Tuesday, March 27, 2007

Kiwi piracy? More Pommie whingeing? Ignorance ~ or racism?

December 16, 2005

In a recent commentary, Eddie Butler, the former Welsh international and now-rugby columnist for the English newspaper The Observer, continues his repeated besmirchment of the New Zealand All Blacks, and worst, that nation’s open-door immigration policy.

Butler writes:

“And to our Kiwi readers who claim that other countries poach as vigorously as the All Blacks, how can it be that Sitiveni Sivivatu and Sione Lauaki can one year play for the combined Pacific Islands against New Zealand, and the next be playing for the ABs? That's not missionary work but piracy.”

As a chief rugby correspondent for a major daily newspaper, Eddie Butler surely knows the eligibility rules and requirements of the International Rugby Board (IRB) and knows the answer to that question. Nevertheless, here’s a short answer first:

Sitiveni Sivivatu was born in Fiji, but immigrated to New Zealand in his teens. Sivivatu went to Wesley College before playing rugby at club and provincial level prior to receiving a professional contract.

Sione Lauaki was born in Tonga, but immigrated to New Zealand when he was in primary school. Lauaki attended Birdwood Primary School in Massey in Auckland; Wesley Intermediate; and Kelston Boys High School before playing rugby at club and provincial level prior to receiving a professional contract.

Sivivatu and Lauaki’s eligibility to play for the Pacific Islands team and the New Zealand All Blacks is not so very different from a player like Rico Gear representing the NZ Maori and the All Blacks, or Lawrence Dallaglio representing England and the British Lions and the Barbarians.

The IRB policy is that players are only eligible to play for one nation.

IRB Regulation 8.2: "A Player who has played for the senior fifteen-a-side National Representative Team or the next senior fifteen-a-side National Representative Team of a Union is not eligible to play for the senior fifteen-a-side National Representative Team or the next senior fifteen-a-side National Representative Team of another Union."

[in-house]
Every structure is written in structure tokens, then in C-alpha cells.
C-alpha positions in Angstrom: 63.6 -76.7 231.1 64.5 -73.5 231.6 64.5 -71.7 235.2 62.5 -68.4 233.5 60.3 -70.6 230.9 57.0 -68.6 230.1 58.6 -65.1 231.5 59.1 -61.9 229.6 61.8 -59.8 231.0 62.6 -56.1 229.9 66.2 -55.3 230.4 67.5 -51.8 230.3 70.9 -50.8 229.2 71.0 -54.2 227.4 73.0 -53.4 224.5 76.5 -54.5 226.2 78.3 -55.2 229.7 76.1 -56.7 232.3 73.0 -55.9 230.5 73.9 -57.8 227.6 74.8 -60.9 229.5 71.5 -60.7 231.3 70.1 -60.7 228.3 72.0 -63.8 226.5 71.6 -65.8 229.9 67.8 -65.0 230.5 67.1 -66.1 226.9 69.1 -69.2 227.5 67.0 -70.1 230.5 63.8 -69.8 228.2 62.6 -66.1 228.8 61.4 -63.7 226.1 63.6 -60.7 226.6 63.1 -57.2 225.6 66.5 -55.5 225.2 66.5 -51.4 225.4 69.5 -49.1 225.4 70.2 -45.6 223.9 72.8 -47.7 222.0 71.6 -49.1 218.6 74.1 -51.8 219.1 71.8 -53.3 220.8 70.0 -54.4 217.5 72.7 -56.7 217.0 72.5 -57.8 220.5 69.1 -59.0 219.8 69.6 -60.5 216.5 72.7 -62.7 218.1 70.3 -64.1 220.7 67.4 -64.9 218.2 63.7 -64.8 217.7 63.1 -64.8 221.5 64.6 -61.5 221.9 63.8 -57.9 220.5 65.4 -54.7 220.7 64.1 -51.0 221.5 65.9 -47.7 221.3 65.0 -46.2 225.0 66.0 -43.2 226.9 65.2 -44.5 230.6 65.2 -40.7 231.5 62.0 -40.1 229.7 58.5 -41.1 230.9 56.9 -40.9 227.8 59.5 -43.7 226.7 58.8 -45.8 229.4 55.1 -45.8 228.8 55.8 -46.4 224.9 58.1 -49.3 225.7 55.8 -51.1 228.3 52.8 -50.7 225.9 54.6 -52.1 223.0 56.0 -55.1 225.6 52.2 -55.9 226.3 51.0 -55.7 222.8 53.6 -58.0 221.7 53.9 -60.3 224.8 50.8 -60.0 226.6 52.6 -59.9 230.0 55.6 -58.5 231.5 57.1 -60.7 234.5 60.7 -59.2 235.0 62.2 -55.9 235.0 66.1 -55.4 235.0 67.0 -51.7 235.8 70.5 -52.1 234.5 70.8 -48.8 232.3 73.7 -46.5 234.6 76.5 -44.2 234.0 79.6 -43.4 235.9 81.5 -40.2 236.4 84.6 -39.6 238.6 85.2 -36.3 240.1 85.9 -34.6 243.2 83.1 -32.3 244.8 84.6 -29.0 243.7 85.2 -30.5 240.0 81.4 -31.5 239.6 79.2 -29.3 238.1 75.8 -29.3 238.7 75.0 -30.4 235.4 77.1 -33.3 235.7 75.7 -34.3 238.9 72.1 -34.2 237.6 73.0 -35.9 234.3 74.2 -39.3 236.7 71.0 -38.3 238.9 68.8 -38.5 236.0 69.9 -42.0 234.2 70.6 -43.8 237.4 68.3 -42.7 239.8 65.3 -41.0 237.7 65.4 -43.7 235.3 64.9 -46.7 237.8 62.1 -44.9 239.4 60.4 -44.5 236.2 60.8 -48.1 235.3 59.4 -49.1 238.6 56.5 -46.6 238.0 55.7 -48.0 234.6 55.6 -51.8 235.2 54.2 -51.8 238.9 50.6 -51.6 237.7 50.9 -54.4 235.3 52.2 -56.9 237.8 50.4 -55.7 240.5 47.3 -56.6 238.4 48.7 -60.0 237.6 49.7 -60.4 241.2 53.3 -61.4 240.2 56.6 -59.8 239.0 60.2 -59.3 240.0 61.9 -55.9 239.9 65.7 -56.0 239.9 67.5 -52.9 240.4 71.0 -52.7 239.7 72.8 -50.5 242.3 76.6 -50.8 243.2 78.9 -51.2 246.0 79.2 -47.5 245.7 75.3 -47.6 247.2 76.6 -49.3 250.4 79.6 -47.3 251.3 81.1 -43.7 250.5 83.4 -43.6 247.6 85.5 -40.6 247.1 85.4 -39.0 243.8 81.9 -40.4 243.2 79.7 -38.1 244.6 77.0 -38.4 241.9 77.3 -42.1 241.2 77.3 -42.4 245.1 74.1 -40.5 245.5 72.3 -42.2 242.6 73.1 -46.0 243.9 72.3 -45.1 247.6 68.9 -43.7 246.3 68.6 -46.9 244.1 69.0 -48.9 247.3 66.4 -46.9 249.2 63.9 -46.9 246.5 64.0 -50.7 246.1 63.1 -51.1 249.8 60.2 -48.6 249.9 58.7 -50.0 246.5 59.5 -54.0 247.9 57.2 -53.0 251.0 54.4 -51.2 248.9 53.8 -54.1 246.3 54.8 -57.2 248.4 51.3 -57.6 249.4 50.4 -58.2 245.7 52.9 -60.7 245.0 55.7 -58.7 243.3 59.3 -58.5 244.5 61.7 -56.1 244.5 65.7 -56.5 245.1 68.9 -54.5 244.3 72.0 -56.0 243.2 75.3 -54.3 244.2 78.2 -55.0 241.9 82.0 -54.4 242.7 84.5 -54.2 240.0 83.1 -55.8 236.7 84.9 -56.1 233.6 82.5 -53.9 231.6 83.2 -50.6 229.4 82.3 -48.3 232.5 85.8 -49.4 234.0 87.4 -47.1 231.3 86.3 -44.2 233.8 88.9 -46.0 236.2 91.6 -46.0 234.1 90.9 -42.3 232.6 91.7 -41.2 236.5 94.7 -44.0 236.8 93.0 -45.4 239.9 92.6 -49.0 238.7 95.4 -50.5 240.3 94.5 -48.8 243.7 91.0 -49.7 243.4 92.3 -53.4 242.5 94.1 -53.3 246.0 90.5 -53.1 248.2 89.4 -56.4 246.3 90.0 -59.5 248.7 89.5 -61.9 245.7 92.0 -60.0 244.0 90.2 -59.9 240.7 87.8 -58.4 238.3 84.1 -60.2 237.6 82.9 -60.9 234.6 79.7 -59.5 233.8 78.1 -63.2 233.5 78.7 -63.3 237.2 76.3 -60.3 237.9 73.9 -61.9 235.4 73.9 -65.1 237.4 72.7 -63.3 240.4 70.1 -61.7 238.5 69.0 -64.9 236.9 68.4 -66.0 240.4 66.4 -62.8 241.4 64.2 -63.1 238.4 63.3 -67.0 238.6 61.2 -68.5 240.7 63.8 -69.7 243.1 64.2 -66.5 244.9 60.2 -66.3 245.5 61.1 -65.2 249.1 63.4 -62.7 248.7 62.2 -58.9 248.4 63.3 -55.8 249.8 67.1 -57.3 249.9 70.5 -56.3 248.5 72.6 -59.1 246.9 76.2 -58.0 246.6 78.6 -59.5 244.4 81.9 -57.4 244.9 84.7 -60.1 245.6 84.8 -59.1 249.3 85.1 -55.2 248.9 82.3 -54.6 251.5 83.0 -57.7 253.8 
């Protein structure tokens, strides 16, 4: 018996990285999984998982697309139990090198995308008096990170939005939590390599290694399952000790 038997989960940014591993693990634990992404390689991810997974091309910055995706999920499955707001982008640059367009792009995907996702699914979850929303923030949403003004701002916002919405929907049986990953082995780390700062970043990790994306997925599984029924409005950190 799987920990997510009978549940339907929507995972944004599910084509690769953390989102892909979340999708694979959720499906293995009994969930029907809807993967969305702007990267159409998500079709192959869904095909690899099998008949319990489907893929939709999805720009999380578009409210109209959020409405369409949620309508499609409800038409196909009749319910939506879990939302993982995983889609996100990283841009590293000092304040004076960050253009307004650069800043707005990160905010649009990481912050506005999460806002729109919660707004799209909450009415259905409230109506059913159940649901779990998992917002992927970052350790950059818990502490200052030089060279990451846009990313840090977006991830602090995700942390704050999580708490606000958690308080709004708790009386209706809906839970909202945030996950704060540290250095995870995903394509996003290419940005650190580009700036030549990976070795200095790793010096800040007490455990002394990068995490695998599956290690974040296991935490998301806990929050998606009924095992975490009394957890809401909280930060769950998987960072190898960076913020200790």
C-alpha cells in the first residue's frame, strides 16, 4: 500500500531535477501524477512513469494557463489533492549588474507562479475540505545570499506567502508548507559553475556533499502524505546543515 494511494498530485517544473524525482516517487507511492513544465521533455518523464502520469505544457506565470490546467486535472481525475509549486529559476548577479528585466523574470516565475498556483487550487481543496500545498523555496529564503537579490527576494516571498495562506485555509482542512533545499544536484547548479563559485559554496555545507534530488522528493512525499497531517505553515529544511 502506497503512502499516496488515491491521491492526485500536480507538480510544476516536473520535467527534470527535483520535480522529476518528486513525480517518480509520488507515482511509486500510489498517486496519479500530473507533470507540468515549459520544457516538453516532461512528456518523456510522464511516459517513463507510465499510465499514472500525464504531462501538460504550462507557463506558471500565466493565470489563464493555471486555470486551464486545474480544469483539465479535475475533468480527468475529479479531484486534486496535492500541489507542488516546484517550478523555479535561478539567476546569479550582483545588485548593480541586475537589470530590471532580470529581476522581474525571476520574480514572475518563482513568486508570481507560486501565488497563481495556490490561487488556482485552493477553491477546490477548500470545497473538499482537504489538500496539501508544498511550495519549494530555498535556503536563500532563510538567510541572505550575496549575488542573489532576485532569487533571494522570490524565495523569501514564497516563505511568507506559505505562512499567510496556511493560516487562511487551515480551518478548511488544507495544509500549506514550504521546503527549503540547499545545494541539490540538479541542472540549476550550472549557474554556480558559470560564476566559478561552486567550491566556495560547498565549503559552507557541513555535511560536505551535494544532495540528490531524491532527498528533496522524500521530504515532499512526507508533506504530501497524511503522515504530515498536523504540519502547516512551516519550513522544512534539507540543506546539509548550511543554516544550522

That's it, there are no exceptions. One player simply cannot play for one nation and then turn out for another. Eddie Butler knows that rule. Even part-time rugby columnists in North America know that rule.

Prior to representing New Zealand, neither Sivivatu nor Lauaki ever represented any other nation. As is entirely their right, Sivivatu and Lauaki have elected to play for their adopted homeland of New Zealand. This is not piracy and it is not unreasonable. These players, after all, are naturalized New Zealanders.

That’s the simple answer.

In fairness however, it is also true that this is not the first instance that Mr. Butler has made disparaging tirades about New Zealand’s national rugby team and smeared New Zealand’s immigration policy.

Point in case:

1. Eddie Butler and fellow Brit rugby journos have repeatedly called former All Black Jonah Lomu a Tongan. It is true that Lomu has Tongan heritage, and has never shied away from that heritage. But Lomu was born in Auckland, New Zealand.

2. Eddie Butler and fellow Brit rugby journos have repeatedly called All Black captain Tana Umaga a Samoan. It is true that Umaga has Samoan heritage, and has never hid from this fact. Again, Umaga was born in Lower Hutt, New Zealand.

3. Eddie Butler and fellow Brit rugby journos are forever calling All Black winger Joe Rokocoko a Fijian. It is true that Rokocoko was born in Fiji, but Rokocoko immigrated to New Zealand with his parents when he was five years old. Rokocoko was raised in New Zealand; he was educated in New Zealand; he learned the game of rugby in New Zealand and played every rugby game of his life until he was given a professional contract in New Zealand. Joe Rokocoko is a naturalized New Zealander.

In every instance – Lomu, Umaga, Rokocoko – these players have every right and are every bit as proud to call themselves Kiwis as every other New Zealander.

The same is equally true of Sivivatu and Lauaki.